Incoming Senate Majority Leader Mitch McConnell (R-Ky.) on Thursday appeared to allay fears of a government shutdown when he said that a high-stakes confrontation with President Barack Obama over immigration was off the table. However a closer read, with last year's fight over the Affordable Care Act in mind, suggests anything but.
The Kentucky Republican, fresh off a sweeping victory at the polls, addressed reporters on Capitol Hill and promised his party would do the responsible thing even if Obama proceeds with a planned executive action on immigration.
"We will not be shutting down the government or threatening to default on the debt," McConnell said.
Conservative lawmakers have been urging leadership to do everything possible to block an executive action, which would reportedly grant deportation relief to almost 5 million undocumented immigrants. One such procedural tactic, supported by more than 50 House Republicans, would be to attach a rider on a bill to fund the government that would withhold money intended to implement the measure. Such a course of action could set up a showdown with the White House and raise the prospect of another government shutdown.
At first blush, McConnell's latest comments seem to forgo that strategy. But it's worth revisiting history, such as the fall of 2013, when Republicans forced a shutdown by demanding to defund the Affordable Care Act. That quixotic effort, led by Sen. Ted Cruz (R-Texas), ultimately failed and severely hurt the party's perception in the months that followed.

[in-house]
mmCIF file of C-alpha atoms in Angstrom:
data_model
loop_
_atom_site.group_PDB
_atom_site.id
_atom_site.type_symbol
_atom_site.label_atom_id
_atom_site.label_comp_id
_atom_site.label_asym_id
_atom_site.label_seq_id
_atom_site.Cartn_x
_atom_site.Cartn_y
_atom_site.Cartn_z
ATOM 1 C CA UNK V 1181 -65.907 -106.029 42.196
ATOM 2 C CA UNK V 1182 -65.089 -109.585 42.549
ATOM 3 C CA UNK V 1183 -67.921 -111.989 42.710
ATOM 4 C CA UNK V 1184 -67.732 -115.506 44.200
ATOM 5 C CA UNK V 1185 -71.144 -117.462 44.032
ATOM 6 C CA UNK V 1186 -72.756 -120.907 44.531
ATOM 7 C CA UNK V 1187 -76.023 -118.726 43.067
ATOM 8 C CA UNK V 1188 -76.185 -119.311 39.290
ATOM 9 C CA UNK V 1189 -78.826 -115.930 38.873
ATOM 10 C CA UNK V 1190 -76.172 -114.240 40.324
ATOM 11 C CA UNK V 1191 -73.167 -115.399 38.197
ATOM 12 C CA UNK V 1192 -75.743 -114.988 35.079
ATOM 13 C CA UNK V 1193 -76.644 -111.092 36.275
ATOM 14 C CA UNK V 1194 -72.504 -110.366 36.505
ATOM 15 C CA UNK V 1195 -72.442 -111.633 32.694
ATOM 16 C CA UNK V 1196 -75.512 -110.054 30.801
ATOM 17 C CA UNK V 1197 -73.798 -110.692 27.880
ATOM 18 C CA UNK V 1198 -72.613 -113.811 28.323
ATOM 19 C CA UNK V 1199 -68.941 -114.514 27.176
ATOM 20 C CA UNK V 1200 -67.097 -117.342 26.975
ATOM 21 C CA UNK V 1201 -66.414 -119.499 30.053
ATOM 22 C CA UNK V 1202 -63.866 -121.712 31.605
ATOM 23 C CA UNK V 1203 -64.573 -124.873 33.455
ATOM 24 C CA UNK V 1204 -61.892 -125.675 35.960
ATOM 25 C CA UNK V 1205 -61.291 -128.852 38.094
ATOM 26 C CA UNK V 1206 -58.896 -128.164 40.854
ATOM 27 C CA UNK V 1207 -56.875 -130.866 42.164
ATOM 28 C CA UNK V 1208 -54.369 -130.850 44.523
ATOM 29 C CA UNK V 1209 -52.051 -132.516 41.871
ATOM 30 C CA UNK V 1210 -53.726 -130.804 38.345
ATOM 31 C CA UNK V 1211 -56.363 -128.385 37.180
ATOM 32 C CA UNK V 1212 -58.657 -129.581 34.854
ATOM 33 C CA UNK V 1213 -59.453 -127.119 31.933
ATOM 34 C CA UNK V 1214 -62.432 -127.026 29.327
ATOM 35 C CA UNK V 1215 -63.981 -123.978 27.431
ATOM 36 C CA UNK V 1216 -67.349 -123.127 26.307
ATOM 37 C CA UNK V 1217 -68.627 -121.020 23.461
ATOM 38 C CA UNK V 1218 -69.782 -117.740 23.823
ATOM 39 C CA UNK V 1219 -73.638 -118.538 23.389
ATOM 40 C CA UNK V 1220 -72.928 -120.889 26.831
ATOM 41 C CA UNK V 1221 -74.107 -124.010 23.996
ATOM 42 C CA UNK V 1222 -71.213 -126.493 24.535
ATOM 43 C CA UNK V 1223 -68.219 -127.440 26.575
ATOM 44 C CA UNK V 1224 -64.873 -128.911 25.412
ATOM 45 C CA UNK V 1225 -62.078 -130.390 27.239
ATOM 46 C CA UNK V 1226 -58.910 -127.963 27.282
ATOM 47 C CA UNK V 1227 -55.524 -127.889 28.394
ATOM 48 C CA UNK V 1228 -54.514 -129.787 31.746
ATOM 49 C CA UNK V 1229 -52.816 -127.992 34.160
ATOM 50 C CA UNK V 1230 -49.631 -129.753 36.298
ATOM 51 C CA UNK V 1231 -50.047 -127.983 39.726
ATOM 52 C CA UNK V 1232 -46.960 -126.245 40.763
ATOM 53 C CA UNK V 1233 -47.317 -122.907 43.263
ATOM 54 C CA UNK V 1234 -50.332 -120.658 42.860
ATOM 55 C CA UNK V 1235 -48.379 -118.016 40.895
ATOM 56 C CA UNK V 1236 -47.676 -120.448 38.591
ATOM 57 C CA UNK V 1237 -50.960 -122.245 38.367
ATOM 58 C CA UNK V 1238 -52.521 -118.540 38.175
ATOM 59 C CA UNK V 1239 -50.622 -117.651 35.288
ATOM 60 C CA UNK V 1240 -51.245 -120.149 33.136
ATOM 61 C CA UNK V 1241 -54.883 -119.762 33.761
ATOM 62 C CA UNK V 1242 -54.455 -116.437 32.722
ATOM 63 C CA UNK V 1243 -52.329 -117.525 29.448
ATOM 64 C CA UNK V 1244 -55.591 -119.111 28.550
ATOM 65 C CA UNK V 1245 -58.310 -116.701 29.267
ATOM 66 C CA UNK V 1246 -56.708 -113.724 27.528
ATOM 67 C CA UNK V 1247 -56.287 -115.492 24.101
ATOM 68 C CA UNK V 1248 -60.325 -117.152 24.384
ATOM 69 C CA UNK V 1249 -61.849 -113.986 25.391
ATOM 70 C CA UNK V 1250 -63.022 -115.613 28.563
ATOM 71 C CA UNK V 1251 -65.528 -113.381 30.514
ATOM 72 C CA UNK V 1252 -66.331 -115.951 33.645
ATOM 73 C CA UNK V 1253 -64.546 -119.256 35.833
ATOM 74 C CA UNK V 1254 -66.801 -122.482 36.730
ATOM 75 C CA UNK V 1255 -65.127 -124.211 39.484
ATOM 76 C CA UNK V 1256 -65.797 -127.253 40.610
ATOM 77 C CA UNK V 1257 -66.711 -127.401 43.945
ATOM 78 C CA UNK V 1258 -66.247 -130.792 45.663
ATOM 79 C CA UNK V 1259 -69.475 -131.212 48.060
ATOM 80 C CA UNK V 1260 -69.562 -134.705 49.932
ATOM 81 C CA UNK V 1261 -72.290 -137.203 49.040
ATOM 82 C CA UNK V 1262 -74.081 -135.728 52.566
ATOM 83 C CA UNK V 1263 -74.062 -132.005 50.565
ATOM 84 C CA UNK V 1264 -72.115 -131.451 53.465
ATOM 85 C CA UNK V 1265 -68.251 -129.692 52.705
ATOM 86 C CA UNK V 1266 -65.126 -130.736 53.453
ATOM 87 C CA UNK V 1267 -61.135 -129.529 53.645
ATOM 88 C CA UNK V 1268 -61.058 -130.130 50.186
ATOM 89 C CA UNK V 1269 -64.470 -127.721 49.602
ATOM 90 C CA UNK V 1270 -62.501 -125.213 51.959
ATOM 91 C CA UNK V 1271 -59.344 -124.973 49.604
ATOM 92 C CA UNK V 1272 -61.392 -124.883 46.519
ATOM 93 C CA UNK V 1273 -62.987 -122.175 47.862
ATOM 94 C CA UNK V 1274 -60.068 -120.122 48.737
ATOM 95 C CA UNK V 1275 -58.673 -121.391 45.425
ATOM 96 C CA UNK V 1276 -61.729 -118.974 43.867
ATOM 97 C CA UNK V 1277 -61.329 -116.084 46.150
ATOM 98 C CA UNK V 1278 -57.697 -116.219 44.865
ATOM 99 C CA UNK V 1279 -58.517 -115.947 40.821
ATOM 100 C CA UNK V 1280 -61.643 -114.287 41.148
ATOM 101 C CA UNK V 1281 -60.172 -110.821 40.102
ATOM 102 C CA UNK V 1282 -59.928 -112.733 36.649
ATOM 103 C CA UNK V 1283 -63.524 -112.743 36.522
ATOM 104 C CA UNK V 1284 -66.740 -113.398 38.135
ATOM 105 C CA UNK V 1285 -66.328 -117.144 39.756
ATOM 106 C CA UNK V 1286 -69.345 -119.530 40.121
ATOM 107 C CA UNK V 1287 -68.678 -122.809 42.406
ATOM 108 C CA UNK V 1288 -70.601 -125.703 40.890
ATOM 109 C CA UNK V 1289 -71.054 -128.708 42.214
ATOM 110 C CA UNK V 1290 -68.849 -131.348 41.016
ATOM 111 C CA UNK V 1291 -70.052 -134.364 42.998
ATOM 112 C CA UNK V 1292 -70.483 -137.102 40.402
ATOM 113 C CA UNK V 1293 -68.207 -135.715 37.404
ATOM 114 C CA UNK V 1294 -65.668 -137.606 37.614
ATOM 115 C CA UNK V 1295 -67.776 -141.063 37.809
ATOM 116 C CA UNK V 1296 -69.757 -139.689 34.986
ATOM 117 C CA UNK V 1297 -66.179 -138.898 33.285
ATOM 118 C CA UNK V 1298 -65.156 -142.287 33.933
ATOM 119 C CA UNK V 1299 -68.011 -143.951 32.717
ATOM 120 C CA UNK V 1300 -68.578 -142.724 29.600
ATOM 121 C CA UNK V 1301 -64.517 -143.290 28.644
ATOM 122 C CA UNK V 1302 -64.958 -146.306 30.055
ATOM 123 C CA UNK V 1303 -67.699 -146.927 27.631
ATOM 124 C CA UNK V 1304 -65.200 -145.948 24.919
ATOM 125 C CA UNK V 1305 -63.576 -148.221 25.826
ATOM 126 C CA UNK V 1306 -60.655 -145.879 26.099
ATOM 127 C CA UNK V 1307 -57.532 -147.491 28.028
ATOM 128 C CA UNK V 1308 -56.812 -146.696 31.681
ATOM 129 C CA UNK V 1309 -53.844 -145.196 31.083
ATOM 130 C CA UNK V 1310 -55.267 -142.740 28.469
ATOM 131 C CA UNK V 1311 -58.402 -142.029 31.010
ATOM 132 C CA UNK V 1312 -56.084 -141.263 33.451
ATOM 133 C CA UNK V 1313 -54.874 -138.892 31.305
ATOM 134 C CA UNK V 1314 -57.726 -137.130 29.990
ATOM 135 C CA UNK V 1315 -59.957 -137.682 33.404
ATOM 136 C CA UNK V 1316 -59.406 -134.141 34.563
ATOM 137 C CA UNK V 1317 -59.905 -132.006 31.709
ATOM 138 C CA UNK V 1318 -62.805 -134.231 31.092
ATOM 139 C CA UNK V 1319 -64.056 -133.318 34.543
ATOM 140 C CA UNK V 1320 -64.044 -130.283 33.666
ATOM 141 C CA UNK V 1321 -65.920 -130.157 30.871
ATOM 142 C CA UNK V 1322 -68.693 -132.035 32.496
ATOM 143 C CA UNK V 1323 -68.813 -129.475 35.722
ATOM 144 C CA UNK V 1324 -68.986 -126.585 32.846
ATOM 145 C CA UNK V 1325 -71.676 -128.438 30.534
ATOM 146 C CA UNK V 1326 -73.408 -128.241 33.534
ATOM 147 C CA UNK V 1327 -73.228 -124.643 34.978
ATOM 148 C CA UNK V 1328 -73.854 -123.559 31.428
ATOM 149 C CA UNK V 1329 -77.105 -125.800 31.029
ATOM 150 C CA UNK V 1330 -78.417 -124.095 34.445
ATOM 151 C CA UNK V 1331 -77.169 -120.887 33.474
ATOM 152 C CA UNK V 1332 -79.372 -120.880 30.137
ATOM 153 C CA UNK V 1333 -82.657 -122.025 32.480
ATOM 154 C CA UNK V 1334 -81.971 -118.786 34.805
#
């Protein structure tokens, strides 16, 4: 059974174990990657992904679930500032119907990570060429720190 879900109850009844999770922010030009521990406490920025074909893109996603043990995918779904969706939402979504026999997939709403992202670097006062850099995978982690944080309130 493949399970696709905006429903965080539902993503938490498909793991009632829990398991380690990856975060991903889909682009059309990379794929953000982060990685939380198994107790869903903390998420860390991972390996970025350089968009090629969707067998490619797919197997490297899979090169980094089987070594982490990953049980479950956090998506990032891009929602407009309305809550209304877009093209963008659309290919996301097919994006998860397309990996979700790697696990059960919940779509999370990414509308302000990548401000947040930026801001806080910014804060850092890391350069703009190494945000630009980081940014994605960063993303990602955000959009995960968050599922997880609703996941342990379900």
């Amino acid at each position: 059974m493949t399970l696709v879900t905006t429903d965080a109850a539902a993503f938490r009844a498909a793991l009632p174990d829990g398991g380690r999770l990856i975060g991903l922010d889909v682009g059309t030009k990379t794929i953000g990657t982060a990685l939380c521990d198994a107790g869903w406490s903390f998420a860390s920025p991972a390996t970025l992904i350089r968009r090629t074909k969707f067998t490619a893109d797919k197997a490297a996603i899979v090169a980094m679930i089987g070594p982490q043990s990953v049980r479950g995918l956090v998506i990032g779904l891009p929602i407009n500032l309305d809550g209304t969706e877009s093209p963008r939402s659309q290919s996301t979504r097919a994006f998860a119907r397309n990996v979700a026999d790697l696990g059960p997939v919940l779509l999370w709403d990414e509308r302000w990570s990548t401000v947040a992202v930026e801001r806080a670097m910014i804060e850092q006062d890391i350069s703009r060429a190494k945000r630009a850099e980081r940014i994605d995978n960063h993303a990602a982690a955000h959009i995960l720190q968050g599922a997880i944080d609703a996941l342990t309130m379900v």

In the ensuing aftermath, Cruz repeatedly rejected the notion that he was to blame for the shutdown and instead blamed Democrats for their unwillingness to gut their biggest legislative accomplishment in decades.
"I think it was absolutely a mistake for President Obama and Harry Reid to force a government shutdown," he said.
McConnell followed along. In a radio ad denouncing the "disgrace" that was the shutdown, McConnell blamed Democrats for refusing to compromise. "Republicans continue to offer solutions to reach a compromise and I've worked to pass a short-term bill to keep the government open while we talk, but President Obama and Harry Reid have refused to negotiate. It's a shame because we owe it to you to negotiate a solution and restore your faith in Washington," he said.
It's unlikely that GOP leaders want another costly fight, especially over an issue that could alienate Hispanic voters ahead of the coming 2016 presidential election. But McConnell's latest comments -- that "we" won't be the party to shut the government down -- give him ample room to blame Democrats should conservatives once again force him down the same path.
Watch McConnell's remarks above.